* Calls attacks "sophisticated"
* Intel shares end 2.31 pct lower, steady after hours
(Adds security analyst comment, updates shares)
By Ian Sherr
SAN FRANCISCO, Feb 23 Intel Corp (INTC.O) said
it faced a "sophisticated" hacker attack in January about the
same time as the recently publicized Chinese hacker attacks on
Google Inc (GOOG.O), but noted no clear link between the two
Google would not comment on whether Intel was one of the
roughly 20 unnamed companies that the world's No. 1 Internet
search engine said had been similarly targeted in attacks that
originated in China. [ID:nN12211882]
The attack was just one of what the world's largest
chipmakers said were regular attempts on its computer systems,
Intel said in a filing under a heading about potential theft or
misuse of the company's intellectual property.
"The only connection is timing," Intel spokesman Chuck
Mulloy said, declining to elaborate. The company first
publicized the attack and pointed out the similarity in timing
to the move on Google in an annual filing with the U.S.
Securities and Exchange Commission.
Now that Google has publicly admitted to being successfully
attacked without much damage to their reputation, analysts said
other companies are rethinking their typically tight-lipped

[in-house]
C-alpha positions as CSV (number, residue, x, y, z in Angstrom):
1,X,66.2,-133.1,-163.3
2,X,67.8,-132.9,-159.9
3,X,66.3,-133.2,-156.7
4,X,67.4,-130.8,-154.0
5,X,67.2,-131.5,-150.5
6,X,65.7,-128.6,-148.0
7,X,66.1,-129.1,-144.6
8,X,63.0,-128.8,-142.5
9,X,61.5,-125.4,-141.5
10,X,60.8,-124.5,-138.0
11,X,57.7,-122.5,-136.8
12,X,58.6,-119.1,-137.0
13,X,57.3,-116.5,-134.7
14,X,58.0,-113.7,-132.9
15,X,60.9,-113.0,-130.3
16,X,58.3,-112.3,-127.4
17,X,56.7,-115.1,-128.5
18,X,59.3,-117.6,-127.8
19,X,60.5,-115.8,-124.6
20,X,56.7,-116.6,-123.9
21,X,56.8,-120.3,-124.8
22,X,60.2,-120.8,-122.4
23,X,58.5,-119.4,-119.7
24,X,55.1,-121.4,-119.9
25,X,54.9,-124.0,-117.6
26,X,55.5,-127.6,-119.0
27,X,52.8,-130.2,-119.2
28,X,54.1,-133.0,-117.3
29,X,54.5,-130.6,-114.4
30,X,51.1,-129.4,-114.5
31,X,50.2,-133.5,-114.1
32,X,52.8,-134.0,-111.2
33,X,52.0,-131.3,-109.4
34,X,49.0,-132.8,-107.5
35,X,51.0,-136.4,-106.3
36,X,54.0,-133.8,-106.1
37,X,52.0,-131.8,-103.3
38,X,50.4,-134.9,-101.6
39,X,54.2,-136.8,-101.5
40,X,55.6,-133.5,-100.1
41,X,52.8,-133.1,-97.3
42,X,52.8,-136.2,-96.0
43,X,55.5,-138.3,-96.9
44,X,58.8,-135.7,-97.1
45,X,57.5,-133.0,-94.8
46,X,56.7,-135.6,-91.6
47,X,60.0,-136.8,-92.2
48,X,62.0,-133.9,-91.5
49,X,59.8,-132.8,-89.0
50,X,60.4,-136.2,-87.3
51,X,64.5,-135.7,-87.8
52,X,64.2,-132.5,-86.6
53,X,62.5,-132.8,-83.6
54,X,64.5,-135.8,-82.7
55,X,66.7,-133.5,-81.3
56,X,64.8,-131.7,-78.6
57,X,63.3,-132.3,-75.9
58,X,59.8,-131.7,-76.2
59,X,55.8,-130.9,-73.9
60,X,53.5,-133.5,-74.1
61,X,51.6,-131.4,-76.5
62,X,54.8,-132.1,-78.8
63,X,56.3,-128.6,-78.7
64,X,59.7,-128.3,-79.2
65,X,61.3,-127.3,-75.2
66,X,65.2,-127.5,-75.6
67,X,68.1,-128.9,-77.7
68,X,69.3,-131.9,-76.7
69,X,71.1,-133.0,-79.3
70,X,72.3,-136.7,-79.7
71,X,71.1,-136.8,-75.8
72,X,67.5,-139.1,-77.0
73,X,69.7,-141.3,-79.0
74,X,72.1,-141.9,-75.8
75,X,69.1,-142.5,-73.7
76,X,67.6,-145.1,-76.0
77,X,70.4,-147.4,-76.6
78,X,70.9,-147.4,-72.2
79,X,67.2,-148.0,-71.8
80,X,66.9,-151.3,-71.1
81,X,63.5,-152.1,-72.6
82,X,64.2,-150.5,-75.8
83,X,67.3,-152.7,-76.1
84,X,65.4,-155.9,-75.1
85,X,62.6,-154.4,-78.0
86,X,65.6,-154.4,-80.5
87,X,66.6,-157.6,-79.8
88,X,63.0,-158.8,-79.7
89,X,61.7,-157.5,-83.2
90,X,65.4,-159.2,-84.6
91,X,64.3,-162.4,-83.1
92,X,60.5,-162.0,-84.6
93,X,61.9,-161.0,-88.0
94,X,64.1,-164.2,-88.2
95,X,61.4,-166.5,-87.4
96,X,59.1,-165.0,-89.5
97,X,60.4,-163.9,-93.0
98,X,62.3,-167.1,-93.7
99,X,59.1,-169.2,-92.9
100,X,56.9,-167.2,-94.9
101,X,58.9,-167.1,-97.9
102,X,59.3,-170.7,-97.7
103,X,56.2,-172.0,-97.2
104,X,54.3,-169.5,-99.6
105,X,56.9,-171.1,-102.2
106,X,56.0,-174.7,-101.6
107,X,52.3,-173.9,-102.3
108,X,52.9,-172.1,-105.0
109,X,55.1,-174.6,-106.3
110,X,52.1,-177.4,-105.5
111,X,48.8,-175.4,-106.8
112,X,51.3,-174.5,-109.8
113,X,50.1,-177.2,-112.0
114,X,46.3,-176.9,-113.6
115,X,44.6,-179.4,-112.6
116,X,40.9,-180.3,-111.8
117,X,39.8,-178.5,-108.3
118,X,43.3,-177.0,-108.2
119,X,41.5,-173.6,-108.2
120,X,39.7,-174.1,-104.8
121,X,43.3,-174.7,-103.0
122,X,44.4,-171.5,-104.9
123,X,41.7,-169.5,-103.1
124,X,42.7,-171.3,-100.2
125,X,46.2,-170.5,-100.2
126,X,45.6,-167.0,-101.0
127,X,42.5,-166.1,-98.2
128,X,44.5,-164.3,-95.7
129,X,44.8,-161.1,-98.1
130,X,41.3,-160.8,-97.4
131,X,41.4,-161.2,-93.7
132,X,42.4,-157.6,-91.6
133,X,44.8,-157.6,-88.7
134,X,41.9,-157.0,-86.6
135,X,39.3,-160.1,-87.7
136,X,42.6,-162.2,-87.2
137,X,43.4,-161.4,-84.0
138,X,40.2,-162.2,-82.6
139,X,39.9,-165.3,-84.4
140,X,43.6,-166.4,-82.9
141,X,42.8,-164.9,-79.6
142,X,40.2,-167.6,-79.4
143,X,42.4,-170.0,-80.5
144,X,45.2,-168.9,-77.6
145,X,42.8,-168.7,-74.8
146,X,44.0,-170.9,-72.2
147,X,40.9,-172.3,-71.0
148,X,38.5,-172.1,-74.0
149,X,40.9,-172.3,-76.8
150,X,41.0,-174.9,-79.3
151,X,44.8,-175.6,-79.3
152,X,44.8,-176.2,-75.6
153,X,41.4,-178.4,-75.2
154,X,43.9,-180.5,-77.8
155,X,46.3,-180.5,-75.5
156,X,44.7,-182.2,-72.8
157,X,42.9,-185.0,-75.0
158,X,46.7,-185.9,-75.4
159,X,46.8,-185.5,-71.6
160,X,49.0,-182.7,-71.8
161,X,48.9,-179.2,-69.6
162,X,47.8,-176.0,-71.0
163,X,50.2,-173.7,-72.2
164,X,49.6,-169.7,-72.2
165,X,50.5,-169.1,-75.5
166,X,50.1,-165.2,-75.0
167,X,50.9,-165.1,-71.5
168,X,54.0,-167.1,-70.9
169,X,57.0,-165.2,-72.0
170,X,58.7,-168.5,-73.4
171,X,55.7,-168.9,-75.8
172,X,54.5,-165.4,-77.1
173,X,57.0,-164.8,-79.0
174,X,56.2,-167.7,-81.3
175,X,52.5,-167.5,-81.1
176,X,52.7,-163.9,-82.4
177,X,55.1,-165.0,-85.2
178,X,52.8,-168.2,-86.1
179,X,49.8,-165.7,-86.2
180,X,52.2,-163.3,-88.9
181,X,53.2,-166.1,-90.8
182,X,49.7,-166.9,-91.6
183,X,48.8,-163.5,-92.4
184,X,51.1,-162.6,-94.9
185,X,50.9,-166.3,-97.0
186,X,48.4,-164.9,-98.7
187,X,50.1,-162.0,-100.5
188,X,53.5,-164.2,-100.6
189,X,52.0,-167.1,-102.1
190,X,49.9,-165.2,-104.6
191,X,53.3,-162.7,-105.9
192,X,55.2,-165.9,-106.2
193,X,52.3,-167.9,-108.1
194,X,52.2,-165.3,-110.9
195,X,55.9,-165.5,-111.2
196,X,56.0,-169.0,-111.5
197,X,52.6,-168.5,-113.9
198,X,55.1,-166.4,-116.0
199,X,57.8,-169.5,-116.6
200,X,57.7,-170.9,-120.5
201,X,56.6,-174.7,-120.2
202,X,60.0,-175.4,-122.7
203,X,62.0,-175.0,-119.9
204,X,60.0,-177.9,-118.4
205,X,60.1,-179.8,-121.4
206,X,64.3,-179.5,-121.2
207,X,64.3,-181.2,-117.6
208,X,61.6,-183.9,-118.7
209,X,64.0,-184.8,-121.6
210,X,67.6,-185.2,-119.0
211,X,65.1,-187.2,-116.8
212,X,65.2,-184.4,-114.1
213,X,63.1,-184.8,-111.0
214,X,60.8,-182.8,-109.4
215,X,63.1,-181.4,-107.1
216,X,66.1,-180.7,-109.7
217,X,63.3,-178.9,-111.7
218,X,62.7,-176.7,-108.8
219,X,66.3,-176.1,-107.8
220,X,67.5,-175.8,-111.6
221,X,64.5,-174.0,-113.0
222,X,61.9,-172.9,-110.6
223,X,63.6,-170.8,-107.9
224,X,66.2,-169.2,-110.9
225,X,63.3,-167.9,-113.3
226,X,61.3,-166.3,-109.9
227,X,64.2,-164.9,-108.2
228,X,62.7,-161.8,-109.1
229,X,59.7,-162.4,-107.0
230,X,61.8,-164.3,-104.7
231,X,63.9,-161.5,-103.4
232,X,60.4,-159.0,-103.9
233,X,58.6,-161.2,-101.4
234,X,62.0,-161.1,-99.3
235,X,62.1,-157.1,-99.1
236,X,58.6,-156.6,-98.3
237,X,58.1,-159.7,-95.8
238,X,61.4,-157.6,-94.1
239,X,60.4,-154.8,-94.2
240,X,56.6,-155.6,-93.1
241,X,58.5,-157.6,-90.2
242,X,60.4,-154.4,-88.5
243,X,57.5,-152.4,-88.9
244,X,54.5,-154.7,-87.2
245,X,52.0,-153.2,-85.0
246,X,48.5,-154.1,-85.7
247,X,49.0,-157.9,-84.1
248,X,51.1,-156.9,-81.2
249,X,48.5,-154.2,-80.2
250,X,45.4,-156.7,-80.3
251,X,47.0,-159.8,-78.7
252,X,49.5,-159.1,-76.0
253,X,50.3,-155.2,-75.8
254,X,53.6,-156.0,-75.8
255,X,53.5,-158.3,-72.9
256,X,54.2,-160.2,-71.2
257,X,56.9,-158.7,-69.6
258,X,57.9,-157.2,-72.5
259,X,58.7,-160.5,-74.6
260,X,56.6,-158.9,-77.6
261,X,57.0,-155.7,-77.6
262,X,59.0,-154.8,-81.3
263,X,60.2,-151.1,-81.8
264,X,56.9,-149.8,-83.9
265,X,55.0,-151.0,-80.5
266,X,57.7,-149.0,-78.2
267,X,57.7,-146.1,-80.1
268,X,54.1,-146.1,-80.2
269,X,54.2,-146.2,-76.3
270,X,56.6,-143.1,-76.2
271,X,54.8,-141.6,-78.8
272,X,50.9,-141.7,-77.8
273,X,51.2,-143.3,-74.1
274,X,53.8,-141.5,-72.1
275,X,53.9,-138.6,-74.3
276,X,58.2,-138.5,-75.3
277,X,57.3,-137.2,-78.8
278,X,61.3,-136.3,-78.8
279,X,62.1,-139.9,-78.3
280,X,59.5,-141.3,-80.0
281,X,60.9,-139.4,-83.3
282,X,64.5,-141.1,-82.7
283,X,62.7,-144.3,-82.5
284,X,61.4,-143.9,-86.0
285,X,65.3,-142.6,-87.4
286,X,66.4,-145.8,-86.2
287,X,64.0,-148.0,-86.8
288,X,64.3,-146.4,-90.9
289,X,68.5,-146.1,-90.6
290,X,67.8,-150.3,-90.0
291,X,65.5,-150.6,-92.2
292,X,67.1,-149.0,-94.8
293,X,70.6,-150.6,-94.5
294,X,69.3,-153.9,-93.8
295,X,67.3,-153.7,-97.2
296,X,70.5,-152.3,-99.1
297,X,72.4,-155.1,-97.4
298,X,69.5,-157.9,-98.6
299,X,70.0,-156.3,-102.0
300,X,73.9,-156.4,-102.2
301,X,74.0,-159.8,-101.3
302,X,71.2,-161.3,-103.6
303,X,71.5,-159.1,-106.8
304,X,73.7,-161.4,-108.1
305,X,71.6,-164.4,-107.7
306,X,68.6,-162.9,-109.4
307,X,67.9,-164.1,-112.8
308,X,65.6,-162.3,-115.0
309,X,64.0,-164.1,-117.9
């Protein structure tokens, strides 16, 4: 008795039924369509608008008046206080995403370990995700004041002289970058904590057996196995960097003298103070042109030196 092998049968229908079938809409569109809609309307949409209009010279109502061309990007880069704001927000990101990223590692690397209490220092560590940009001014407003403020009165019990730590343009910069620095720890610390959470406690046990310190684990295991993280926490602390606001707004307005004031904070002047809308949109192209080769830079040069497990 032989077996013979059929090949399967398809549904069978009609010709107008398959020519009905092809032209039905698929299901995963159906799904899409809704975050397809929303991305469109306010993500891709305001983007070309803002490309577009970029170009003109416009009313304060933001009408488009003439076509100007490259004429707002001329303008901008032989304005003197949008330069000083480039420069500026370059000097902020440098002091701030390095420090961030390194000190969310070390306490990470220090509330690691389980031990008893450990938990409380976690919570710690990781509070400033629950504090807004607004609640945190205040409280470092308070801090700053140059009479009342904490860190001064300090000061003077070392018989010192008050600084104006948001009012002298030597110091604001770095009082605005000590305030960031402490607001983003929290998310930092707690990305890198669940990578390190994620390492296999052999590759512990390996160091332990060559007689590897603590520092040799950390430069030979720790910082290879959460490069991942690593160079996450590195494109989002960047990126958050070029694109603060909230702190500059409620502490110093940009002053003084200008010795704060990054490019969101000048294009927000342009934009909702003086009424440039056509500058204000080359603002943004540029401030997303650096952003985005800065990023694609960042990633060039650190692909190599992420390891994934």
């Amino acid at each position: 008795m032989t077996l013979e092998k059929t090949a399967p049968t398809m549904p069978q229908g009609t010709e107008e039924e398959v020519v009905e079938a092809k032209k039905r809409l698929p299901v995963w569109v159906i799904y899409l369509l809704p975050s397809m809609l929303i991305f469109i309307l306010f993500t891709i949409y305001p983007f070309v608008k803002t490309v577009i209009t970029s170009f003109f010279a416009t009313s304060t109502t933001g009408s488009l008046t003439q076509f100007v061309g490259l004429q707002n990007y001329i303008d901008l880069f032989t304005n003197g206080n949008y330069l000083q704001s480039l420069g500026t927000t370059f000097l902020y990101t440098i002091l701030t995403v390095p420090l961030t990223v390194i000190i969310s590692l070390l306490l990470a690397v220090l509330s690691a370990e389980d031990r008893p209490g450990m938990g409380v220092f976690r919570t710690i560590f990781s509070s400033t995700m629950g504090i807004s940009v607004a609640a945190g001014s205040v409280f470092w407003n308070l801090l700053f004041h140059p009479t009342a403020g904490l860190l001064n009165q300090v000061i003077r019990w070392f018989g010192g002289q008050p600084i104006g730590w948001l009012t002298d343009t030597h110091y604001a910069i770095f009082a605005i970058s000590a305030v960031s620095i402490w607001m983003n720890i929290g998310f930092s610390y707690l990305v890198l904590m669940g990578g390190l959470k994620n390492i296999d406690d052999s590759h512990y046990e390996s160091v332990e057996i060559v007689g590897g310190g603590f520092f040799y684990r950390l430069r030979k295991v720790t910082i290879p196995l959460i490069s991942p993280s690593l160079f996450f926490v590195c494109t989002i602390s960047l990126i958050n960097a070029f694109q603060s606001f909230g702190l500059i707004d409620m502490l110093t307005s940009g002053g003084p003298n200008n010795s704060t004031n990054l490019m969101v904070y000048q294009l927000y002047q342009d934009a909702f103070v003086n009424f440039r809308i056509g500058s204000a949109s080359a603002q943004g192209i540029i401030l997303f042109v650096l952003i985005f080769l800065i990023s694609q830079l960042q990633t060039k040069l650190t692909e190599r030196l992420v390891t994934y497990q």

approach to security breaches.
Recent changes to disclosure laws and increased awareness
of cyber-security may also have prompted Intel to come clean,
But Intel did not say who was behind the attacks, from
where in the world they originated, or what information, if
any, had been taken.
Asked whether Intel had spoken or worked with Google on
this issue, Mulloy said: "Our security folks work very closely
and collaboratively throughout the industry."
"Companies are facing these threats and attacks all the
time," Fred Pinkett, vice president of product management for
Core Security Technologies, said.
In targeting companies like Intel, which have one of the
largest intellectual property portfolios in the world, hackers
may have been looking for bragging rights.
"Very rarely are they really trying to commit industrial
espionage, because it's really hard to do that without getting
caught," said Todd Feinman, chief executive of Identity
The reason Intel probably publicized the hack attempts was
to minimize the company's legal risks, he added. "The advantage
is that you're protecting yourself for when it finally does
happen and something really bad occurs, because you can say 'we
disclosed this information on our 10-K.'"
Intel shares closed down 48 cents, or 2.31 percent, at
$20.38 on Nasdaq. They edged up to $20.40 after hours.
(Reporting by Ian Sherr; Additional reporting by Alexei
Oreskovic; Editing by Lisa Von Ahn, Gerald E. McCormick and